One of the fundamental objectives of the initiative is to support the persons responsible in the region in their independent implementation of the necessary measures. The scientists are therefore looking closely at local decision- making structures in order to make recommendations for improving the organisation of land cultivation and water management – in conjunction with the local decision-makers. Studies relating to agricultural business and macroeconomics and covering the entire product chain are to uncover potential for a more efficient management of resources and improved value creation. New land use technologies are also being tested. The project also supports the academic training of Uzbek students: many are given the opportunity to attend a Masters degree course in Tashkent, while 22 postgraduate students have gained their doctorate at the ZEF in Bonn (many of whom have found positions in Central Asia or are now supporting the transfer of knowledge as post-doctoral fellows in this initiative).

Forestation of a degraded area

Forestation of a degraded area
Forestation of a degraded area

Participatory approach

The success of technological innovations is also greatly dictated by the level of participation: the needs and expectations of the partners must be addressed, while technical and institutional changes must be adapted to local circumstances. Close co-operation with the Uzbek partners has a significant impact on local acceptance. Regular training of farmers and water technicians is equally essential, as is the development of appropriate organisation and communication tools. With regard to technical cooperation, the project team is working closely with German, Uzbek and international organisations.

Part of the initiative included the creation of interdisciplinary models for water and land use, which incorporate ecological, social and economic aspects. These have proved particularly helpful in examining the interplay between the various factors and participants, thus allowing the team to predict the long-term effect of specific measures. At the same time, cost/benefit calculations are employed to highlight the financial benefits if individual technologies, thus enabling the local decision-makers to implement suitable measures.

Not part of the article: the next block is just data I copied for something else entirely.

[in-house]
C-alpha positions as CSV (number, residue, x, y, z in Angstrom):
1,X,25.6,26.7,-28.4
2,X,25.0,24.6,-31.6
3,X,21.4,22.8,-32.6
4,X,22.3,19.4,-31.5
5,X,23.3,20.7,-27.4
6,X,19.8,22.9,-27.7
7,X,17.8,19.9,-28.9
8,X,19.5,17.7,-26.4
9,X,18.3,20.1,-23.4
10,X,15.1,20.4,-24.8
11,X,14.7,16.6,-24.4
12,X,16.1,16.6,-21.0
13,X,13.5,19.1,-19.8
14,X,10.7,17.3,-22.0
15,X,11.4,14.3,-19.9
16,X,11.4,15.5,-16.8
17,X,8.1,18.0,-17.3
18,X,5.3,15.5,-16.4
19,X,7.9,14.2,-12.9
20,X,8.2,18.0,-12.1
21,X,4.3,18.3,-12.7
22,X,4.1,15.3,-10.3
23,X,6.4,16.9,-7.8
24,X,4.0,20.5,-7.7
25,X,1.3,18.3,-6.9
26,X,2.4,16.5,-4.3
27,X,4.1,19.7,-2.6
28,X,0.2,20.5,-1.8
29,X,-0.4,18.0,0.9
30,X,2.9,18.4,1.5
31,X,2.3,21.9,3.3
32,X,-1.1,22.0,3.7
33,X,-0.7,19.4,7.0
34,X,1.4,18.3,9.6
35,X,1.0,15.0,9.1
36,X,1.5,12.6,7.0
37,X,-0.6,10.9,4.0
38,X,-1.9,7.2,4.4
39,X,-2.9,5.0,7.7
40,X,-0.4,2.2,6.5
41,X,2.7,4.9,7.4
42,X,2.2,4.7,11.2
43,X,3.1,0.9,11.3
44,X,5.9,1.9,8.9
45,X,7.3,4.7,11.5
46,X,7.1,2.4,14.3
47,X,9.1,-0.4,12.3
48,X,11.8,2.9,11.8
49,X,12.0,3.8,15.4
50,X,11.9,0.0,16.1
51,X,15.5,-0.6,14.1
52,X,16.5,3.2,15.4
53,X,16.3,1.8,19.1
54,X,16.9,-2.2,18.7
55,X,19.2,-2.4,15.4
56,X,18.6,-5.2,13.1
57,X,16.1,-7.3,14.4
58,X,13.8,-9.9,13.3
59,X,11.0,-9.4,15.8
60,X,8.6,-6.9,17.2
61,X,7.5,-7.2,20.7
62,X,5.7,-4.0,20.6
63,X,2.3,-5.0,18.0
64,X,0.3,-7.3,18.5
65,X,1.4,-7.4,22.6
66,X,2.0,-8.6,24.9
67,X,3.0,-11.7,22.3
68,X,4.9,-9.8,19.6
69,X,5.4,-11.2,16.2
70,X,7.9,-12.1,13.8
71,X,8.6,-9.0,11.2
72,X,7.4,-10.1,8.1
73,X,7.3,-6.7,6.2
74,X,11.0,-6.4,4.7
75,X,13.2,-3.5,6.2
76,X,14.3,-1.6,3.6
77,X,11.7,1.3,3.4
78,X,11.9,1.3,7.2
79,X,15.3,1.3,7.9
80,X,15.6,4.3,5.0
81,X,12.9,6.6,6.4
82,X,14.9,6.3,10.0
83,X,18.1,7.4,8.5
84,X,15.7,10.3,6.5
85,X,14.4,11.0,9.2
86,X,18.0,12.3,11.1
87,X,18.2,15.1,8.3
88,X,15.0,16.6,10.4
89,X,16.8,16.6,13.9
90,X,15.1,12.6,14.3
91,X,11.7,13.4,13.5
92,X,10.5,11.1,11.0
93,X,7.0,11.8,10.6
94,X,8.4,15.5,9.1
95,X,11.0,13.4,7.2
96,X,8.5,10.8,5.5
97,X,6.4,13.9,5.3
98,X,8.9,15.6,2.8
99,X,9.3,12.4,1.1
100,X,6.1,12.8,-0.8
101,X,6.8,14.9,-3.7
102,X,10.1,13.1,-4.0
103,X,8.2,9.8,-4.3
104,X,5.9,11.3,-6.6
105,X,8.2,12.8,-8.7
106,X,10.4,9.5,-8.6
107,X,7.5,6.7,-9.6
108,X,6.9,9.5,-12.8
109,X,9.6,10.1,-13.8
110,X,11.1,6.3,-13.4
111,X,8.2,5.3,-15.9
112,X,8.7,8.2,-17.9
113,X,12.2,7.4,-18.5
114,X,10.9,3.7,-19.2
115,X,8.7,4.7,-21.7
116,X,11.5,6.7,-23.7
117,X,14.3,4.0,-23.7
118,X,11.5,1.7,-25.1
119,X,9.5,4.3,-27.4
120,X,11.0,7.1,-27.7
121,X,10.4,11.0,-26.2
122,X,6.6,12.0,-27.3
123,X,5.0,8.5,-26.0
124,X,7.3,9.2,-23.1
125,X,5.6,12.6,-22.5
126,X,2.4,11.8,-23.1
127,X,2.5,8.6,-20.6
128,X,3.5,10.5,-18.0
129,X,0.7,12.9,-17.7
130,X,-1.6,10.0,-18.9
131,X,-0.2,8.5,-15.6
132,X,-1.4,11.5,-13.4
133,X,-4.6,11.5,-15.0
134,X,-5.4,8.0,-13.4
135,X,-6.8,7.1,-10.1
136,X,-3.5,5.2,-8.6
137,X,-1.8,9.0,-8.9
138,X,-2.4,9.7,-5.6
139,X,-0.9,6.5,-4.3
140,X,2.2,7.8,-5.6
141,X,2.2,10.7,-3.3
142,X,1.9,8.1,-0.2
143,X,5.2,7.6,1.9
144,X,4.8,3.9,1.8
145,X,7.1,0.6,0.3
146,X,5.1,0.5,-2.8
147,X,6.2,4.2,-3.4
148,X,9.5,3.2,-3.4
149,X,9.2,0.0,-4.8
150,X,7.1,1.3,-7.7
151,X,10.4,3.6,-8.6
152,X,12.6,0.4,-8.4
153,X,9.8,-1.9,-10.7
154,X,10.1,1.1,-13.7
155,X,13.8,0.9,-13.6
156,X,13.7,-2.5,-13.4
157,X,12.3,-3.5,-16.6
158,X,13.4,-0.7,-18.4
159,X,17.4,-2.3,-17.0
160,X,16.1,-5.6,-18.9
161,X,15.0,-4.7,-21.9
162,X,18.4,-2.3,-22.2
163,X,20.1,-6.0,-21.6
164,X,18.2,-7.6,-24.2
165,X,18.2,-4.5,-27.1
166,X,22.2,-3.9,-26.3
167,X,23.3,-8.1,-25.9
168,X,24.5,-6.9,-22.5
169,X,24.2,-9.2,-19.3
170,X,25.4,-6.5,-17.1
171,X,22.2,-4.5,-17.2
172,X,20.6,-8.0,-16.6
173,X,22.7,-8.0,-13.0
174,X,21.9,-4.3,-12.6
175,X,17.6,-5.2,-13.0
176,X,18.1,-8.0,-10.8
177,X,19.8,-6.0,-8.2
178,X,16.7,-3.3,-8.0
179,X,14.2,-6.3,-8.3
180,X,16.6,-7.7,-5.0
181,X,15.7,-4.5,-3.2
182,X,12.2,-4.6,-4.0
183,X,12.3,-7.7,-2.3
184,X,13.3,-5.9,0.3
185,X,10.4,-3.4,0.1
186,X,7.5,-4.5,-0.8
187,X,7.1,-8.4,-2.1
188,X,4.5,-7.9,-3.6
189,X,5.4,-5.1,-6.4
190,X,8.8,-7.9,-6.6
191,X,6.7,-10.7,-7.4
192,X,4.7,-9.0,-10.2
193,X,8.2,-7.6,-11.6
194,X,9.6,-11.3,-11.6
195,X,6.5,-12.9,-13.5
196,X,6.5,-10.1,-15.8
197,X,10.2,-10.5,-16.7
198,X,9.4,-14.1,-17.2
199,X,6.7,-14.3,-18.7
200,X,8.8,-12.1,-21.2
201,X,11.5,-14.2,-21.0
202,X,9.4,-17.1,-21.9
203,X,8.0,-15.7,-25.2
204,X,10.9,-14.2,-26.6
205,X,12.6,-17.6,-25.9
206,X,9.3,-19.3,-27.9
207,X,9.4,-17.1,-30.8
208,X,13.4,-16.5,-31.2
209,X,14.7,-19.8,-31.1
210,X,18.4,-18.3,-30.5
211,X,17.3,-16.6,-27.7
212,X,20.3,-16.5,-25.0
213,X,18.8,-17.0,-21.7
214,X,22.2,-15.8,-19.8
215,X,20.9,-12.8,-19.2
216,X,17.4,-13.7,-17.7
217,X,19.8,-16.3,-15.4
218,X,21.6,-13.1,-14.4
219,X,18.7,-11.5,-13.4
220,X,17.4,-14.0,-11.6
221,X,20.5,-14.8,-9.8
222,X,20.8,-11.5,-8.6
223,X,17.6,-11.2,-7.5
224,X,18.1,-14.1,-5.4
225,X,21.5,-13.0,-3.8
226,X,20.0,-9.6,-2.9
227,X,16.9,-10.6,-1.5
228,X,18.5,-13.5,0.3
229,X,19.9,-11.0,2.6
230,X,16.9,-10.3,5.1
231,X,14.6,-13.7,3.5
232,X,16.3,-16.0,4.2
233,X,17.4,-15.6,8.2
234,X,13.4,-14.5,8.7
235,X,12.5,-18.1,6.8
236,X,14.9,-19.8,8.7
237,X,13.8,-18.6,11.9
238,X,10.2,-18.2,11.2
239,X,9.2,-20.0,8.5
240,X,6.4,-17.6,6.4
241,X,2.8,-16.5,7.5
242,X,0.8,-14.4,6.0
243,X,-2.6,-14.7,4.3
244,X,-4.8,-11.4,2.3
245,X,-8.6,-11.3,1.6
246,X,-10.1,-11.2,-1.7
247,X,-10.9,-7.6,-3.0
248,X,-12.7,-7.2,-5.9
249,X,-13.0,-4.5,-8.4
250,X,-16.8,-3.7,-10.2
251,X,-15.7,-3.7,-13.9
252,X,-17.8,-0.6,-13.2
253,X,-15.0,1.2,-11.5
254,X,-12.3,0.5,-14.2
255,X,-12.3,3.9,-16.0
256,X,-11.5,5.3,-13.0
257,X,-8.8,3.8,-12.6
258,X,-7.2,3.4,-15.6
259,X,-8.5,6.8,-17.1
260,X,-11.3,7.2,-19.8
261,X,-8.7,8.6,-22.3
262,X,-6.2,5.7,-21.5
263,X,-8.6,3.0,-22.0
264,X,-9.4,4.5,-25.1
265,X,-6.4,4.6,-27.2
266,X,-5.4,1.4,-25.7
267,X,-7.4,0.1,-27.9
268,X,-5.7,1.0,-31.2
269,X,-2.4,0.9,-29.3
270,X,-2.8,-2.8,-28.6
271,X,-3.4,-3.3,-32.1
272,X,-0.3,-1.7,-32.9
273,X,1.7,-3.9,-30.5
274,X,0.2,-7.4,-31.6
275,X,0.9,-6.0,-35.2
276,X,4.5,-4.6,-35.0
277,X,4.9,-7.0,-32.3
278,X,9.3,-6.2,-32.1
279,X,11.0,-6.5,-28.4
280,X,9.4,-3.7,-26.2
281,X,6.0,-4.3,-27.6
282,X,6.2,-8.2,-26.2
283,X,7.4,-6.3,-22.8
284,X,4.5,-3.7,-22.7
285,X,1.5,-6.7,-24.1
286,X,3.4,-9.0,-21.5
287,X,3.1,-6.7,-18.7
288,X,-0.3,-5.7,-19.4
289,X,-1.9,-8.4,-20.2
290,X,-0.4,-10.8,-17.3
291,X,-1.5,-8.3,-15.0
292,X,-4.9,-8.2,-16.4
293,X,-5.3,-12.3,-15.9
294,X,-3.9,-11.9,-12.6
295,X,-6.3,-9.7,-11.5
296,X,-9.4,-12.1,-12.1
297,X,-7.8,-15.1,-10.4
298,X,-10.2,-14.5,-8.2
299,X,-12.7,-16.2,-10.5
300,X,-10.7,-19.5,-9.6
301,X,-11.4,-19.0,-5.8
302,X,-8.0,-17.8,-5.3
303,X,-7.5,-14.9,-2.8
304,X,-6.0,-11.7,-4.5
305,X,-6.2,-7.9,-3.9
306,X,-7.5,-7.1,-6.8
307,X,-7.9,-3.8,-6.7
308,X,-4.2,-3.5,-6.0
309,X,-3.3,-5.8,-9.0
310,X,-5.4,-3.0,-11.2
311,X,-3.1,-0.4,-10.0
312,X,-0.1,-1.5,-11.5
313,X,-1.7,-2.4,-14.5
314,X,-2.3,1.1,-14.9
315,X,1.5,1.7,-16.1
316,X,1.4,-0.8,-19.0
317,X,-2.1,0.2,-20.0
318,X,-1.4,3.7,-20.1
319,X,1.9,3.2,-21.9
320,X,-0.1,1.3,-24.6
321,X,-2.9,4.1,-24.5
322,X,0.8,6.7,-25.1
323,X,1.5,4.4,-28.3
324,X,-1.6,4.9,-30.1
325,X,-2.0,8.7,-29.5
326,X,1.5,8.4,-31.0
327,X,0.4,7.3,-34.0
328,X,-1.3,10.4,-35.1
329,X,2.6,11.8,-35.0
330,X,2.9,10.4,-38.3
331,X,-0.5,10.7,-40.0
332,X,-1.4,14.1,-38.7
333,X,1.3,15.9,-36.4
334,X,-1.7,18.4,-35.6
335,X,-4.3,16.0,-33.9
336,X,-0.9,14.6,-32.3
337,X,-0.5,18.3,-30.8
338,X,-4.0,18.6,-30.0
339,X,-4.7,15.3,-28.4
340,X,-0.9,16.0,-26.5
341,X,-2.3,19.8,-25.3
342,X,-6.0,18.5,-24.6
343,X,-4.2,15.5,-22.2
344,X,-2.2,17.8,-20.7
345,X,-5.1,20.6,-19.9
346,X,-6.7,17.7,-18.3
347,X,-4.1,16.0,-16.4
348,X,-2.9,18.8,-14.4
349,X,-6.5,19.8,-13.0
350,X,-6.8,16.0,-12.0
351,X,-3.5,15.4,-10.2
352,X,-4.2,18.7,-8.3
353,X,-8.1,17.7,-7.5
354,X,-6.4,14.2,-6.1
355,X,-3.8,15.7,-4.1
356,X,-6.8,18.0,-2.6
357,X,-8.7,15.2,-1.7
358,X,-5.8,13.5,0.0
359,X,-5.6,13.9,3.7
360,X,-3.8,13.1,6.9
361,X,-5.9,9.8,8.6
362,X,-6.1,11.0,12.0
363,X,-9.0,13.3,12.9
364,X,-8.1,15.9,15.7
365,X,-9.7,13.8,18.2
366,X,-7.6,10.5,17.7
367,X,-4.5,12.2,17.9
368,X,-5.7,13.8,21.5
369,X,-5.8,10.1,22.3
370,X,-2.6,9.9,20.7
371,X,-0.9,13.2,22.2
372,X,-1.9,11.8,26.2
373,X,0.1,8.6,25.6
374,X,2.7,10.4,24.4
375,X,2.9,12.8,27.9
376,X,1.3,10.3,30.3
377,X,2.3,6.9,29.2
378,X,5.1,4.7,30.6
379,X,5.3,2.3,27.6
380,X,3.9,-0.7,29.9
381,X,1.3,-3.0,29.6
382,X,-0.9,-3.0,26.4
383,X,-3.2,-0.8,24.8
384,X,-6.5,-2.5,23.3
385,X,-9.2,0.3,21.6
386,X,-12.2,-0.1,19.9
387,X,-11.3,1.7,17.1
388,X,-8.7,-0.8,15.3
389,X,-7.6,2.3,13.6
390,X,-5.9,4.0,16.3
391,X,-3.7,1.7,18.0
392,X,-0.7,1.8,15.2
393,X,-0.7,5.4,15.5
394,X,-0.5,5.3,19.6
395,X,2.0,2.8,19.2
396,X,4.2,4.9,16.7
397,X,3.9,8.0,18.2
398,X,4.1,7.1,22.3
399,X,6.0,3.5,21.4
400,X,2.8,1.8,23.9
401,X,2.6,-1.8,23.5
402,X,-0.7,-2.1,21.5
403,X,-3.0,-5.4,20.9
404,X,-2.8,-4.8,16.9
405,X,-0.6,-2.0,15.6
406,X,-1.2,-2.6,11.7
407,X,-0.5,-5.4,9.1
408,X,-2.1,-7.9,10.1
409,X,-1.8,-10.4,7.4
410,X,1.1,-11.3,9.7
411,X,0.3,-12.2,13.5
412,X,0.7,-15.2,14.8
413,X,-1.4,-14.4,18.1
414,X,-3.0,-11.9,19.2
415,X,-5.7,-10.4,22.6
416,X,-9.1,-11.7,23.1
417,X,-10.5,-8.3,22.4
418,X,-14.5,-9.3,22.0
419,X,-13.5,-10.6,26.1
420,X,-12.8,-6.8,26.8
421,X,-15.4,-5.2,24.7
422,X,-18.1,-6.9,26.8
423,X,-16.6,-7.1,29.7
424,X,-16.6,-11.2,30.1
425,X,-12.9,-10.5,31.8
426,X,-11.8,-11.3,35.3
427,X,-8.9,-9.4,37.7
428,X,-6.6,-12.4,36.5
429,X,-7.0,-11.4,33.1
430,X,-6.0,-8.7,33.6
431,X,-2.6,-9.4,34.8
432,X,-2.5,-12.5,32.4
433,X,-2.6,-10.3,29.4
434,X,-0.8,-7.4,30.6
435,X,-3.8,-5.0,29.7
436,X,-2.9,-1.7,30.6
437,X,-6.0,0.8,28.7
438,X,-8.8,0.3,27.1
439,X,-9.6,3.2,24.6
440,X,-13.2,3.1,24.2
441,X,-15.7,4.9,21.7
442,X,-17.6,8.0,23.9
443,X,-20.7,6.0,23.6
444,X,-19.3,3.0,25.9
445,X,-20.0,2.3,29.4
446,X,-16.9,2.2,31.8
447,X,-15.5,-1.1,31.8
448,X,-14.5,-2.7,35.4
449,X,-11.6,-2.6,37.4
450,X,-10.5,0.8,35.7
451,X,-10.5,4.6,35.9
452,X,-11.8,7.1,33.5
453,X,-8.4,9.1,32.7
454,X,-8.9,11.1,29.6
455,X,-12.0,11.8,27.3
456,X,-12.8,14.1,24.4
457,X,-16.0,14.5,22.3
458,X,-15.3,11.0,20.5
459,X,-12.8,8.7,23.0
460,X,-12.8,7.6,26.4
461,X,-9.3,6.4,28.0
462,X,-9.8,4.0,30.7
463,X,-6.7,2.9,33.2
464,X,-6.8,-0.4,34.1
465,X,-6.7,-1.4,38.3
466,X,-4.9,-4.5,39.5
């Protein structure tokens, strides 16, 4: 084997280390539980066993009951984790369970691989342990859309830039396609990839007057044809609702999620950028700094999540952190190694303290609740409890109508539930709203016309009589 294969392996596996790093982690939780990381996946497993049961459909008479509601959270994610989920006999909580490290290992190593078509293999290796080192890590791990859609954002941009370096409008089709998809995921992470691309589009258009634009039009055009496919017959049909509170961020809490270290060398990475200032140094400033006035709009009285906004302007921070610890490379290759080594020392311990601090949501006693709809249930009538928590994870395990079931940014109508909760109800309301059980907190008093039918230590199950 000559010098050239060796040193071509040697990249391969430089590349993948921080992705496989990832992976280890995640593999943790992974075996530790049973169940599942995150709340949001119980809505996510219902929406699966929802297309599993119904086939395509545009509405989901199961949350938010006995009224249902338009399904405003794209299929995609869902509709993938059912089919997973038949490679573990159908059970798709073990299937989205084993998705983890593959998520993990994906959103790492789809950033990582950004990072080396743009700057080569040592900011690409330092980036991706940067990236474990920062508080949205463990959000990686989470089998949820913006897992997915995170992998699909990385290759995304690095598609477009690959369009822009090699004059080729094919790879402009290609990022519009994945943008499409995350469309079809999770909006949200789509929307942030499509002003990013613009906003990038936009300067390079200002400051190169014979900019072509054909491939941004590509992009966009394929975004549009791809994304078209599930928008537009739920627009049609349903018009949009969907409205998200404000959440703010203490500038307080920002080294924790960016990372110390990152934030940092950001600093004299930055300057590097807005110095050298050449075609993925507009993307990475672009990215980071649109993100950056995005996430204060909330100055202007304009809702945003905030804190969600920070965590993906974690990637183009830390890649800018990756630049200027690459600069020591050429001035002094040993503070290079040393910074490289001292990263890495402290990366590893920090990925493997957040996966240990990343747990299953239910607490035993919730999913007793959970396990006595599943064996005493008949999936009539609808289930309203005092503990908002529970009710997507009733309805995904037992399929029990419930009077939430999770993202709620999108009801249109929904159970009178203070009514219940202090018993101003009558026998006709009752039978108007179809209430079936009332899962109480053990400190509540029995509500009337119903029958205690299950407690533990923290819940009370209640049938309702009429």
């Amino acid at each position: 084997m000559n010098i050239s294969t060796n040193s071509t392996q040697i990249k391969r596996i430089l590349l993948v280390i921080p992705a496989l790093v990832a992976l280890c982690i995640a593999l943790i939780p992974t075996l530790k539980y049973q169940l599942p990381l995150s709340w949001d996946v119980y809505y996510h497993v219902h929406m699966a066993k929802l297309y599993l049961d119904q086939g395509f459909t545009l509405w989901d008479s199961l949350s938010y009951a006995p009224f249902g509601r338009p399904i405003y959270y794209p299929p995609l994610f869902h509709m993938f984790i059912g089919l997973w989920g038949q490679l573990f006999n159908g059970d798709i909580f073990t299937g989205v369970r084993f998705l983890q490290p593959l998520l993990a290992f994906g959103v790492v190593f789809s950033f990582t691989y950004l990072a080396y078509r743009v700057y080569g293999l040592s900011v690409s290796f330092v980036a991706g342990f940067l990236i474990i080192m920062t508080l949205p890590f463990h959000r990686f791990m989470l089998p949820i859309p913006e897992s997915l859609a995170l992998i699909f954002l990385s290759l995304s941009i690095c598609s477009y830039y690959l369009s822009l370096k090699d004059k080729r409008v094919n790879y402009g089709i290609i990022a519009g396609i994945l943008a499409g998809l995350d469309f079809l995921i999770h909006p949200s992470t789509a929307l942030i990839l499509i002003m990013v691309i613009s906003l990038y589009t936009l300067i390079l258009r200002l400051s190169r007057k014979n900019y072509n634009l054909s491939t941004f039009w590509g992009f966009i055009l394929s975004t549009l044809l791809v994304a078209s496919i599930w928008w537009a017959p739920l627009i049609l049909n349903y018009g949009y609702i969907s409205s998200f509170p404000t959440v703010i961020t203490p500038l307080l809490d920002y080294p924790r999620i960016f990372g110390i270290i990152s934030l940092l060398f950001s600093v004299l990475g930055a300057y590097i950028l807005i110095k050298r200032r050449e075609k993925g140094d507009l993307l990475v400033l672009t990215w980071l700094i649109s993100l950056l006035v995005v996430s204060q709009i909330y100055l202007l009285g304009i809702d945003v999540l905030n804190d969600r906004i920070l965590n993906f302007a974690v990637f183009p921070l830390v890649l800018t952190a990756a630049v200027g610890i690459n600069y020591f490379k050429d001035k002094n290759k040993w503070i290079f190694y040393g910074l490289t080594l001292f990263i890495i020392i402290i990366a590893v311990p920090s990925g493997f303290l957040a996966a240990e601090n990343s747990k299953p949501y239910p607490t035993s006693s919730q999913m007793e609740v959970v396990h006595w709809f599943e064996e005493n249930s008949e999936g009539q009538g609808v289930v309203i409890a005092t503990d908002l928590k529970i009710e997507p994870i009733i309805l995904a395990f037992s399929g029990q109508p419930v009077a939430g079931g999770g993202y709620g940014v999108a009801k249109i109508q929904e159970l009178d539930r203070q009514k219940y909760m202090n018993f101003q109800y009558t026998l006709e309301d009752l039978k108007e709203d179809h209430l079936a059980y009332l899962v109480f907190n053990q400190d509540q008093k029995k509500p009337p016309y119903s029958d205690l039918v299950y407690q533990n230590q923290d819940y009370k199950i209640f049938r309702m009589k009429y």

Four project phases

The ten-year project has been broken down into four phases. The first phase involved the creation of the local infrastructure and required database (e.g. digital maps), both from existing materials and the team’s own research.

An irrigation channel with distribution structure

An irrigation channel with distribution structure
An irrigation channel with distribution structure

Based on intensive field studies and model developments, the second phase saw the generation of options for the future management of resources. These included new, soil-friendly cultivation methods, optimised irrigation strategies and technologies as well as the introduction of alternative crops and tree species, which not only offer environmental benefits but also increase the earnings of local farmers.

These concepts were then tested by the project participants during the third phase, in close co-operation with farmers, representatives from the water authorities and the partner institutions in the Khorezm region. Phase 4 (2012) is the implementation stage, in which the scientists and their Uzbek partners intend to spread their restructuring concept across the province. The ultimate aim is to implement a long-term solution that will allow the region to enjoy an ecologically, economically and socially sustainable future.

University of Bonn
Centre for Development Research (ZEF)

Prof. Dr. Paul L. G. Vlek
Dr. John P. A. Lamers
Walter-Flex-Straße 3
53113 Bonn, Germany
Tel.: +49(0)2 28/73-18 38
Fax: +49(0)2 28/73-18 89
E-mail: jlamers@uni-bonn.de
Internet: www.zef.de/khorezm.O.html
Funding reference: 0339970A, 0339970C
Ressource Wasser
Quick view